August 26: "The all-powerful arm of scalable oppression"
Defunding the police means de-weaponizing white supremacy
Hi. Remember these? There’s a lot to catch up on since last time, but for now I wanted to keep it quick. An article worth reading and a song worth hearing. We’ll get back to regularly scheduled programming soon. Hope you’re well.
The clipping below comes from an article published earlier this month in The New Republic by Kimberlé Williams Crenshaw, founder of the African American Policy Forum. Read the whole thing and sit with it for a while.
While you do, check out Frank Ocean’s “Pyramids” from his breakout 2012 album Channel Orange. Crazy to think that this track (and the rest of what is almost unanimously considered a perfect album) is more than eight years old now. It feels like a good time in general to revisit the classics, whichever yours are, and remember other times you revisted them and where you were and who was there and how it all felt. Fond memories are free.
Thanks again for reading, and look out for another full letter coming soon. Here’s Crenshaw:
The summer of 2020 will be recorded as a once-in-a-generation uprising against police brutalization of Black people. The multiracial protests that erupted in all 50 states seemed to break the embargo—at least momentarily—against the official acknowledgment of the continuing legacy of anti-Black racism in American policing. Fueled by the video-capture of the casual hand-in-the-pocket–style murder of George Floyd, this mass repudiation might be read as an expression of the humanitarian values that the brutal slaying of Floyd flagrantly violated. But as the 24-hour coverage and daily analysis of the uprising revealed, the regime that produced Derek Chauvin and the still-uncharged killers of Breonna Taylor is not a broken one: It continues to work as it was designed to.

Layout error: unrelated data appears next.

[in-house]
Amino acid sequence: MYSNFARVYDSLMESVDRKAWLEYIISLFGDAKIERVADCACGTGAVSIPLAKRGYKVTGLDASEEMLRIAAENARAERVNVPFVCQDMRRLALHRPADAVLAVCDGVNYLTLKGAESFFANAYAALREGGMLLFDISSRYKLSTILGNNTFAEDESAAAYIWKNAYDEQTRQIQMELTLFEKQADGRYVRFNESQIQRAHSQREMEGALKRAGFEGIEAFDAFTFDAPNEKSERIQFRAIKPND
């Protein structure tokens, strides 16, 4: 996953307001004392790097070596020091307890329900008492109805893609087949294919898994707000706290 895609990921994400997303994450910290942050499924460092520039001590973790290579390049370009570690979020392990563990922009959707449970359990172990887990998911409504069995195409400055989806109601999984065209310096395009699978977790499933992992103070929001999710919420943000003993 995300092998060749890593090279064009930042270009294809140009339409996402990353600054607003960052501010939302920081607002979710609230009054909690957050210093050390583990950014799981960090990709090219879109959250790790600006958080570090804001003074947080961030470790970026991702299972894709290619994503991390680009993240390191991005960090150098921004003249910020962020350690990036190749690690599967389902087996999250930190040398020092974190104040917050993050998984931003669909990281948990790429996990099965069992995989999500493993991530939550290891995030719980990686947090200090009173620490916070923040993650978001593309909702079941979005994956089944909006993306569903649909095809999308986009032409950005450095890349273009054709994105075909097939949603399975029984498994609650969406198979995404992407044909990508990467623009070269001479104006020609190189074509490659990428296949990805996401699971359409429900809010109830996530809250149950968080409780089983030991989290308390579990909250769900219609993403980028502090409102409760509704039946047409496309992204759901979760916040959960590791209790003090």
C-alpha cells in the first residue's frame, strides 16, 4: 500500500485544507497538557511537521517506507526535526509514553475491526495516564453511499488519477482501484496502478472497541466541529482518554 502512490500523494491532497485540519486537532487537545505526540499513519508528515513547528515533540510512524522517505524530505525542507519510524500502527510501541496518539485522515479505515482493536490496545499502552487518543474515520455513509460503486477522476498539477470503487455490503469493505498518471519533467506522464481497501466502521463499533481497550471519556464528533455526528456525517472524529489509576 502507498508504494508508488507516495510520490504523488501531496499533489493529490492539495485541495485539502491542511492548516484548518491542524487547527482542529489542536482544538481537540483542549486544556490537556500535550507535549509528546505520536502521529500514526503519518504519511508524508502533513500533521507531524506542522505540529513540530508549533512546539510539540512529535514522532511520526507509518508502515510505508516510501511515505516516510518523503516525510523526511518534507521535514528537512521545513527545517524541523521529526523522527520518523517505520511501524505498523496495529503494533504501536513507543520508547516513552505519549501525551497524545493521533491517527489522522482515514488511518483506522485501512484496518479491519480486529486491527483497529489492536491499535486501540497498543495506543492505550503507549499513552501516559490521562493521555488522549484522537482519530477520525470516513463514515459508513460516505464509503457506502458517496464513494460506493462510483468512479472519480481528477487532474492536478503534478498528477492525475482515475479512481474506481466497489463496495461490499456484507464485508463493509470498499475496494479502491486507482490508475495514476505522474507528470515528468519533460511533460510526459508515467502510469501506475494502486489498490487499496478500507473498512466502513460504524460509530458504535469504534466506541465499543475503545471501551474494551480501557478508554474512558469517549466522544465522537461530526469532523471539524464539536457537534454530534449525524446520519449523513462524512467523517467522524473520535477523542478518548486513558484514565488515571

The deeper functions of American policing were revealed every night that breathless reporters told harrowing stories of protesters smashing windows with considerably more urgency than they relayed news of police officers smashing heads. Not even the frightening descent into a lawless police state could trump the anxiety over a possible takeover from the bottom. Cable TV viewers watching the commentary and recaps of the president’s terroristic attack on peaceful protesters in front of the White House by an unidentified national police force were suddenly interrupted with the urgent story of a local drugstore break-in on the other side of the country—the perpetrators having long since departed from a scene that was miles from any active protests.
The reflexive treatment of erratic outbreaks of looting as a more ominous threat than the organized massing of state terror also speaks volumes about the nation’s real civic priorities. Consternation over the loss of goods rather than the incalculable loss of eyes, limbs, and lives points to the bedrock realities on which modern policing is built. It was not simply that the vicious response of police to the mass protest (while the entire world was watching) was unexceptional. It was the violence-enabling pearl-clutching about looming social disorder that reminded us yet again that mainstream thinking is just as powerfully organized around the fear of the bogeyman as the nightmares of childhood are. This particular bogeyman is a phantom born of slavery, a fear embedded in the DNA of post-slavery society grounded in the recognition that orchestrated and professionalized violence might not be enough to preserve the shaky foundations of racial hierarchy.
The fear of being outnumbered and overrun by the indignant and unforgiving masses is that thing that goes bump in the night—the gnawing insecurity that the paddy rollers in the antebellum countryside would take care of while the misnamed keepers of the peace tucked in the owners and the elites for the night. Generation after generation, they do their work out of sight, as the descendants of the slaves and the descendants of the guardians play the same unchanged roles, only occasionally brought into unforgiving light by the dawn of freeze-frame technology. — The New Republic
Dont look away. Tomorrow is another day.